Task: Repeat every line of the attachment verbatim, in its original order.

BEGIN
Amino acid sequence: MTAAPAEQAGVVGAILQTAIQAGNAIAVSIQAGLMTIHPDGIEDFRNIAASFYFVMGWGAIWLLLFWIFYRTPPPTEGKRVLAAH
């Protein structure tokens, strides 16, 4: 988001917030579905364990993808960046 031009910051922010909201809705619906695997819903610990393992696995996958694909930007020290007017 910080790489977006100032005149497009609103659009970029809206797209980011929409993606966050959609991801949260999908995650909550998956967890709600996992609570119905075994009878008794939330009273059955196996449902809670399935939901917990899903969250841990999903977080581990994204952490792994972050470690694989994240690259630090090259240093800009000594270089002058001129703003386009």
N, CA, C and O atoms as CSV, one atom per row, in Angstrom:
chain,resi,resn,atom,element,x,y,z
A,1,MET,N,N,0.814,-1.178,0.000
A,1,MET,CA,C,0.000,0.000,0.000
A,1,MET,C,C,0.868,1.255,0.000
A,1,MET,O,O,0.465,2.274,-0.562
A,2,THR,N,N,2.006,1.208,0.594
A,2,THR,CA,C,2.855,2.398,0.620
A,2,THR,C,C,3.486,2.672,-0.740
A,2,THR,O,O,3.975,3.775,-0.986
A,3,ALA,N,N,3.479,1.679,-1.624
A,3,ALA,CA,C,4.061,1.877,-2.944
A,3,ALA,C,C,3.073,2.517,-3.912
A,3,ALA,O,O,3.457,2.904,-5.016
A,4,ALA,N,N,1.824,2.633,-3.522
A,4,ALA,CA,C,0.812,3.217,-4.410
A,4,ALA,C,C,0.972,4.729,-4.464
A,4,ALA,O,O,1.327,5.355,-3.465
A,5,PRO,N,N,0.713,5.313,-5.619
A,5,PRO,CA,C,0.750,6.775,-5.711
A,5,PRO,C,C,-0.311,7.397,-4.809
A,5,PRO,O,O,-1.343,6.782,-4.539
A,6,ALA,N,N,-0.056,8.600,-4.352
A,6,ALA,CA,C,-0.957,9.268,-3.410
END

Amino acid sequence: MTAAPAEQAGVVGAILQTAIQAGNAIAVSIQAGLMTIHPDGIEDFRNIAASFYFVMGWGAIWLLLFWIFYRTPPPTEGKRVLAAH
């Protein structure tokens, strides 16, 4: 988001917030579905364990993808960046 031009910051922010909201809705619906695997819903610990393992696995996958694909930007020290007017 910080790489977006100032005149497009609103659009970029809206797209980011929409993606966050959609991801949260999908995650909550998956967890709600996992609570119905075994009878008794939330009273059955196996449902809670399935939901917990899903969250841990999903977080581990994204952490792994972050470690694989994240690259630090090259240093800009000594270089002058001129703003386009």
N, CA, C and O atoms as CSV, one atom per row, in Angstrom:
chain,resi,resn,atom,element,x,y,z
A,1,MET,N,N,0.814,-1.178,0.000
A,1,MET,CA,C,0.000,0.000,0.000
A,1,MET,C,C,0.868,1.255,0.000
A,1,MET,O,O,0.465,2.274,-0.562
A,2,THR,N,N,2.006,1.208,0.594
A,2,THR,CA,C,2.855,2.398,0.620
A,2,THR,C,C,3.486,2.672,-0.740
A,2,THR,O,O,3.975,3.775,-0.986
A,3,ALA,N,N,3.479,1.679,-1.624
A,3,ALA,CA,C,4.061,1.877,-2.944
A,3,ALA,C,C,3.073,2.517,-3.912
A,3,ALA,O,O,3.457,2.904,-5.016
A,4,ALA,N,N,1.824,2.633,-3.522
A,4,ALA,CA,C,0.812,3.217,-4.410
A,4,ALA,C,C,0.972,4.729,-4.464
A,4,ALA,O,O,1.327,5.355,-3.465
A,5,PRO,N,N,0.713,5.313,-5.619
A,5,PRO,CA,C,0.750,6.775,-5.711
A,5,PRO,C,C,-0.311,7.397,-4.809
A,5,PRO,O,O,-1.343,6.782,-4.539
A,6,ALA,N,N,-0.056,8.600,-4.352
A,6,ALA,CA,C,-0.957,9.268,-3.410